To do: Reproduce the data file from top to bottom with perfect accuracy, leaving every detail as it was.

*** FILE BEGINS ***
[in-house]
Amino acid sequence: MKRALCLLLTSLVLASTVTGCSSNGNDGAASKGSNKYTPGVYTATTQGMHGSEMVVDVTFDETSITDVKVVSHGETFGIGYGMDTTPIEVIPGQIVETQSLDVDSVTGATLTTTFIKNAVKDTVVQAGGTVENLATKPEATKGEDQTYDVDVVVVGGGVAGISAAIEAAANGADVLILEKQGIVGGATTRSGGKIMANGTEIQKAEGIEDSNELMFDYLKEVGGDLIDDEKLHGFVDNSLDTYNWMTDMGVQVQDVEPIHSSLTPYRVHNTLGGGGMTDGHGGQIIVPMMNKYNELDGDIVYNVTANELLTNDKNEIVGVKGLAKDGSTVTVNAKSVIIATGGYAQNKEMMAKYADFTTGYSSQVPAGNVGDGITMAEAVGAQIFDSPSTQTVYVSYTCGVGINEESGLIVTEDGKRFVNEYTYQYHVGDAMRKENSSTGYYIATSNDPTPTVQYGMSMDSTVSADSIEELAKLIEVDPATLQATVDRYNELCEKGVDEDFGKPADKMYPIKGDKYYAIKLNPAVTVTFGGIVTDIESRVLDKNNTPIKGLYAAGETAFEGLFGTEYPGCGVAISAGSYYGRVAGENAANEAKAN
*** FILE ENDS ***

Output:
[in-house]
Amino acid sequence: MKRALCLLLTSLVLASTVTGCSSNGNDGAASKGSNKYTPGVYTATTQGMHGSEMVVDVTFDETSITDVKVVSHGETFGIGYGMDTTPIEVIPGQIVETQSLDVDSVTGATLTTTFIKNAVKDTVVQAGGTVENLATKPEATKGEDQTYDVDVVVVGGGVAGISAAIEAAANGADVLILEKQGIVGGATTRSGGKIMANGTEIQKAEGIEDSNELMFDYLKEVGGDLIDDEKLHGFVDNSLDTYNWMTDMGVQVQDVEPIHSSLTPYRVHNTLGGGGMTDGHGGQIIVPMMNKYNELDGDIVYNVTANELLTNDKNEIVGVKGLAKDGSTVTVNAKSVIIATGGYAQNKEMMAKYADFTTGYSSQVPAGNVGDGITMAEAVGAQIFDSPSTQTVYVSYTCGVGINEESGLIVTEDGKRFVNEYTYQYHVGDAMRKENSSTGYYIATSNDPTPTVQYGMSMDSTVSADSIEELAKLIEVDPATLQATVDRYNELCEKGVDEDFGKPADKMYPIKGDKYYAIKLNPAVTVTFGGIVTDIESRVLDKNNTPIKGLYAAGETAFEGLFGTEYPGCGVAISAGSYYGRVAGENAANEAKAN